These judicial actions gave the distinct impression that the judges were preparing to confront state institutions, as it had during the lawyers’ movement against Musharraf’s rule.
Throughout these strange events, Pakistanis steadily lost their fear of being prosecuted for criticising state institutions on state media. Khan was mocked for failing Bajwa, but most derogatory remarks targeted the army chief of staff by name.
During the Supreme Court’s hearing this week, critical hashtags saying things like “extension unacceptable” were attracting up to 100,000 tweets a day.
This is unprecedented. Army chiefs have previously been criticised after retiring, not while at the height of their powers.
The net outcomes of this are plain for all to see. Prime Minister Imran Khan’s 15-month-old administration has lost credibility and may struggle to survive the duration of 2020. In the process, Khan’s biggest backer, Gen Bajwa, has also been stripped of his aura of invincibility.
Pakistan’s two most important men are paying the price for how Khan rose to power in August last year and has since governed the country.
The July 2018 election victory of his Pakistan Tehreek e Insaf (movement for justice) was rendered highly controversial by the role allegedly played by agents of state institutions before, during and after votes were cast.
The deployment of soldiers inside polling stations, supposedly to prevent rigging, was widely perceived as interference in the voting process. Subsequent delays by returning officers in communicating results, blamed on the crash of the electronic vote-counting system, was seen by many as evidence that the results were manipulated.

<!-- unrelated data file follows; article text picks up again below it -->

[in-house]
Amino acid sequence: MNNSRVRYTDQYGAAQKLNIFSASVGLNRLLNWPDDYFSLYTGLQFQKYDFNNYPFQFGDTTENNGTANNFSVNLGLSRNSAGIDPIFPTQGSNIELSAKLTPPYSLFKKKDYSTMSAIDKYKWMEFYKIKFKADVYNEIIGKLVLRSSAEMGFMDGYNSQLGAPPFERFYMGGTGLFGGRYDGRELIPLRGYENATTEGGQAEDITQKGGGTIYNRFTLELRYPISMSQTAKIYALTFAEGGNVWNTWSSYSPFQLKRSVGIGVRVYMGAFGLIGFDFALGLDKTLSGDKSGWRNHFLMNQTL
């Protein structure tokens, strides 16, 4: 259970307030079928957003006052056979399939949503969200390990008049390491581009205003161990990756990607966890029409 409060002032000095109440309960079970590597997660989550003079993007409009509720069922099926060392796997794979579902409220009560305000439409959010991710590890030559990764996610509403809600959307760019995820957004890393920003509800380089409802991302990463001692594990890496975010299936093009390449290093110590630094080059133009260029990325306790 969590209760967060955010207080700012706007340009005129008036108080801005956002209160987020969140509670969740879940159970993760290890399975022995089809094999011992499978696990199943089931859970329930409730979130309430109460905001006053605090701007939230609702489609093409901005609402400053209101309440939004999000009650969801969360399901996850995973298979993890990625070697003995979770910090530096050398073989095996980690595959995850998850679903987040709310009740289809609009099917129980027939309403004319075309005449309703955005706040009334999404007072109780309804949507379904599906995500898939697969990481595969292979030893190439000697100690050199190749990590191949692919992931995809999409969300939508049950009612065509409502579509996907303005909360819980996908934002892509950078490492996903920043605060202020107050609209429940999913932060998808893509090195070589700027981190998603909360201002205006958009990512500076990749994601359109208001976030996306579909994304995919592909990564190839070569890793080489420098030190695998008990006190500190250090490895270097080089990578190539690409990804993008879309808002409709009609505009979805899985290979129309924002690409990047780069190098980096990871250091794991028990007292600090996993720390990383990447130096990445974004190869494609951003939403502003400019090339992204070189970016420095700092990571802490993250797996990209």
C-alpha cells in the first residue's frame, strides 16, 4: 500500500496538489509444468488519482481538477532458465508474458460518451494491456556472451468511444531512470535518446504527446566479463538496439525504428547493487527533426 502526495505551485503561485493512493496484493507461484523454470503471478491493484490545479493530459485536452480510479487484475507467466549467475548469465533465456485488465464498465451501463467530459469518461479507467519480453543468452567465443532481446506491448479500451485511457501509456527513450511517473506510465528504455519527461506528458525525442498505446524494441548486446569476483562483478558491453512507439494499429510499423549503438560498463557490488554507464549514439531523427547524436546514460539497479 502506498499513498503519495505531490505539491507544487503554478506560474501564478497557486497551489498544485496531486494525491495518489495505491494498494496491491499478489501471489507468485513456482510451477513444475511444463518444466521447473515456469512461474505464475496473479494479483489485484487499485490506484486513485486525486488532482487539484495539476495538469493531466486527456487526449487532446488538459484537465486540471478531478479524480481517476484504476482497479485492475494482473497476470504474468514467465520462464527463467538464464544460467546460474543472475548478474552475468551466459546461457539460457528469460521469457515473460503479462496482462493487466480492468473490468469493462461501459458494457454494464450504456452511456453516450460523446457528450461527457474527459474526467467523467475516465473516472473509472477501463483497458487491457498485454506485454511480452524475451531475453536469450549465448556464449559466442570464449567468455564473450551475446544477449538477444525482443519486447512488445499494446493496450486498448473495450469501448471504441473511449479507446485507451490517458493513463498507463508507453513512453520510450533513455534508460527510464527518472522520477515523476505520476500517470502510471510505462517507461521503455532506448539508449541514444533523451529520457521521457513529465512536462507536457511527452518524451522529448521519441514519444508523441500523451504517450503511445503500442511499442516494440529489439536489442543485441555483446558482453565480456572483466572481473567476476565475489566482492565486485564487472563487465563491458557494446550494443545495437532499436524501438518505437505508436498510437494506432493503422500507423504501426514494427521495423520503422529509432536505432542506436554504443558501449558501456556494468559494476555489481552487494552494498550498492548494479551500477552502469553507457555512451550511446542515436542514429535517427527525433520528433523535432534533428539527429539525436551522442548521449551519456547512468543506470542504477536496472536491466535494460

Khan could have forestalled in the fallout of this controversy, had his government focused on implementing its vision of good governance. Instead, he has struggled to get to grips with the economy, which was suffering a balance of payments crisis due to the import-driven boom created by the outgoing administration.
The government dithered for most of its first fiscal year in office, before agreeing to an austerity programme insisted upon by the International Monetary Fund, and Pakistan’s other major creditors, China and Saudi Arabia.
The results have been disastrous.
Spending on development has been slashed. A staggered 50 per cent devaluation of the rupee against the dollar has driven up inflation to eleven percent from four percent. And an accompanying series of interest rate hikes have more than doubled the cost of borrowing to over 13 percent. Unsurprisingly, GDP growth had slumped to 3.3 per cent from 5.8 per cent.
For Pakistanis, this has meant considerably higher utility and grocery bills and widespread job losses. Khan’s political opponents are banking that the economic recession will seal his fate. As the downturn deepens, public hostility towards Khan will grow.
To escape being tarred with the same brush as Khan, the opposition hopes the military will distance and eventually desert his government.
But that will do little, if anything, to prevent Pakistan from entering yet another cycle of self-destructive politicking.